Researchers have created an artificial intelligence system that can solve Captcha challenges, rendering them “broken” and “ineffective”.
The security check is designed to block potentially harmful bots from websites, and does so by presenting puzzles that are supposed to be easy for people to solve, but very difficult for computers.
They’ve been around since the late 1990s and have long been considered extremely annoying, but experts believe it could soon be time for them to be replaced.
The researchers, from a company called Vicarious, managed to build an AI system – called the Recursive Cortical Network (RCN) – that approaches Captcha challenges in much the same way that a human would.
“With one model, we achieve an accuracy rate of 66.6% on reCAPTCHAs, 64.4% on BotDetect, 57.4% on Yahoo, and 57.1% on PayPal, all significantly above the 1% rate at which CAPTCHAs are considered ineffective,” they wrote in a blog post.
“When we optimize a single model for a specific style, we can achieve up to 90% accuracy.”
The researchers say it managed to break “a wide variety of text-based Captchas” with “very little training data”.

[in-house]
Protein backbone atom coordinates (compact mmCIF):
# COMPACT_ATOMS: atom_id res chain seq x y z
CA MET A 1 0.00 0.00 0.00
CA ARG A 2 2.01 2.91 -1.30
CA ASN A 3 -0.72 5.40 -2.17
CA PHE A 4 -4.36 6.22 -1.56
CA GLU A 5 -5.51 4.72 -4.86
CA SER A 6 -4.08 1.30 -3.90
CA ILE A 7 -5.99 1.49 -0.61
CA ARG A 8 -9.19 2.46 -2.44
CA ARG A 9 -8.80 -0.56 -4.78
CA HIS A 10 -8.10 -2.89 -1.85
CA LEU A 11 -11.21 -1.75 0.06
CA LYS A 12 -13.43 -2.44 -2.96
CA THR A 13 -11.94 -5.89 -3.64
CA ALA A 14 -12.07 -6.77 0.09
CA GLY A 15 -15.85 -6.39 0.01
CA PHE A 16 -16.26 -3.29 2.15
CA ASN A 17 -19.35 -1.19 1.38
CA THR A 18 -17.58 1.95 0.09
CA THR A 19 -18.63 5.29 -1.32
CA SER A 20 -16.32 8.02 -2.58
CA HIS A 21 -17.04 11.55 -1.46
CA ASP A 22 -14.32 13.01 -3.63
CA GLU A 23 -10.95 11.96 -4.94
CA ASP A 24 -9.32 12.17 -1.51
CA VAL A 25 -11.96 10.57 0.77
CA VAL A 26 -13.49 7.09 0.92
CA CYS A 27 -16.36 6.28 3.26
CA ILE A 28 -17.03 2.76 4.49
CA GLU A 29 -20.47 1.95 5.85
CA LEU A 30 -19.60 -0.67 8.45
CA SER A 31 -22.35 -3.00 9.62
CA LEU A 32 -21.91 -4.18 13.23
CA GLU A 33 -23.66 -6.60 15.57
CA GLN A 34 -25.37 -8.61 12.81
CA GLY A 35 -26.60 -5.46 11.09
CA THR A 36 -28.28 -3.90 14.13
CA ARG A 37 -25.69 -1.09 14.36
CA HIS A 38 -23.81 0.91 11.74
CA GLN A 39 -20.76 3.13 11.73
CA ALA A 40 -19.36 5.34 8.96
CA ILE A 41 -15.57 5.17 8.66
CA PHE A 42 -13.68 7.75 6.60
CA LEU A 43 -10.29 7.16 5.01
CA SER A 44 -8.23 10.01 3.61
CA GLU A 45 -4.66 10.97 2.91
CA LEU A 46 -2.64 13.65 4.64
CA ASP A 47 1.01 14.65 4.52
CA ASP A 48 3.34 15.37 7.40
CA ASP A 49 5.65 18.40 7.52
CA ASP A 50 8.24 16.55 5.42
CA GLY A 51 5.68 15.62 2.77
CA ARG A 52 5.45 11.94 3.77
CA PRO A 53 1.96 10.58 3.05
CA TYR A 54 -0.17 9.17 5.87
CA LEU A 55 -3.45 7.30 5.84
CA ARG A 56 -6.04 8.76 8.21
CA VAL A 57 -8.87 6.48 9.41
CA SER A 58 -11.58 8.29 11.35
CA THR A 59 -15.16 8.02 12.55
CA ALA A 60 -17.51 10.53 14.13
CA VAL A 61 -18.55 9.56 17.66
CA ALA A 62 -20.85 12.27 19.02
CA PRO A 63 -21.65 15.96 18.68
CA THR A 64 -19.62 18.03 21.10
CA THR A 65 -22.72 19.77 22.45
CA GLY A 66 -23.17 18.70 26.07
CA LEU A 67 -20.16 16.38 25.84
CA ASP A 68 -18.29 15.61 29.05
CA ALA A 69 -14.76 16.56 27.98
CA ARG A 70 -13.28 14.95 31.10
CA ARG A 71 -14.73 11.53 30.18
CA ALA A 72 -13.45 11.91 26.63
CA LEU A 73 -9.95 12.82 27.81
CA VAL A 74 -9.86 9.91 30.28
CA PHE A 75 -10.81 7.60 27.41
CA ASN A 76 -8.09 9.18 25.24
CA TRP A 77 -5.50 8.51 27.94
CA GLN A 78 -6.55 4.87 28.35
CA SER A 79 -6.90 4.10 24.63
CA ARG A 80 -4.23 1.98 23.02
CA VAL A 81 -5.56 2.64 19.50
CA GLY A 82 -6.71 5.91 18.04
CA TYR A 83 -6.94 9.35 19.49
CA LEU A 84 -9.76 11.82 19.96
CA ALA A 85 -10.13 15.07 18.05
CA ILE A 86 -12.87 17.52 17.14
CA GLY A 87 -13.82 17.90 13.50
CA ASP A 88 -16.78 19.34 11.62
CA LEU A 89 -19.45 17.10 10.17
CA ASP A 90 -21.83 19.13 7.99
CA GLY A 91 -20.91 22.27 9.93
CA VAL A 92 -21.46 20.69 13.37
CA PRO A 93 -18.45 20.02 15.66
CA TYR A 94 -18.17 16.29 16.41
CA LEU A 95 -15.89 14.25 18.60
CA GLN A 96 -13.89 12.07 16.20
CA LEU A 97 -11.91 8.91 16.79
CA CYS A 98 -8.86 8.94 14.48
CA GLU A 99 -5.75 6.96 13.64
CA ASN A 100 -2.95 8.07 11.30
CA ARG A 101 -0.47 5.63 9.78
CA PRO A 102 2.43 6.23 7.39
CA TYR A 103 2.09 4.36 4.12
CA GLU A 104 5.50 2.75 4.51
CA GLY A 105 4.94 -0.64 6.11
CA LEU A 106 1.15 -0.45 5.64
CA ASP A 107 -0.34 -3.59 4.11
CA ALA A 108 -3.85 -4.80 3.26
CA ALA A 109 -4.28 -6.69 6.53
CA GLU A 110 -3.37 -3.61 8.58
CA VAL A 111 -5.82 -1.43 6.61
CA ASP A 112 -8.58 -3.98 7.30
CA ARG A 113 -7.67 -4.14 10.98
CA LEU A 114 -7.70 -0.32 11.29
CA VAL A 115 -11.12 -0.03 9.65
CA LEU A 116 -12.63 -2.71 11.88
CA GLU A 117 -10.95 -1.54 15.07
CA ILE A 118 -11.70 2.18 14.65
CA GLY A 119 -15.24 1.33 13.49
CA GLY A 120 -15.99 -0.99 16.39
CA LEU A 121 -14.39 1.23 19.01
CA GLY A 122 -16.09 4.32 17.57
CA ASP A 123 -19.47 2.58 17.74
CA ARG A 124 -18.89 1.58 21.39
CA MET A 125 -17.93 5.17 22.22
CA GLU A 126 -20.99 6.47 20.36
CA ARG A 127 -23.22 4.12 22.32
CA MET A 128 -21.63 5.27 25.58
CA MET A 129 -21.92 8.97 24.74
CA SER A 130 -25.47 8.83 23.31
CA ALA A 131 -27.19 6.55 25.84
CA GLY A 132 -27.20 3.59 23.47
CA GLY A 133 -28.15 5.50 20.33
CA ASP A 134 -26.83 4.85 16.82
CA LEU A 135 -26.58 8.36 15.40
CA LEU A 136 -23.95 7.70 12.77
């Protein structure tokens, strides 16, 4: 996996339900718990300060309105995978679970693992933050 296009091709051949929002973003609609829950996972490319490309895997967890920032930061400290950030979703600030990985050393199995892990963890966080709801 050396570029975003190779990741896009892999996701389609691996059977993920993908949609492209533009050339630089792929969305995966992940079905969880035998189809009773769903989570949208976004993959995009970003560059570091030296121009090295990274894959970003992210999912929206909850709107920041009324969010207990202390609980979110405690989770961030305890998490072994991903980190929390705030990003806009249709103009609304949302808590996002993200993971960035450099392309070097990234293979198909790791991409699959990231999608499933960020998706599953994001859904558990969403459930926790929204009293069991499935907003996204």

Instead of trying to familiarise itself with every possible type of Captcha it might come across, the researchers wanted the system to “learn and generalize from a few examples”, as humans can.
“Although specific Captchas have been broken before using style-specific segmentation heuristics, those attacks could be foiled easily by minor alterations to Captchas,” the researchers wrote in a paper that has been published in the journal Science.
“RCN breaks the segmentation defense in a fundamental way and with very little training data, which suggests that websites should move to more robust mechanisms for blocking bots.”
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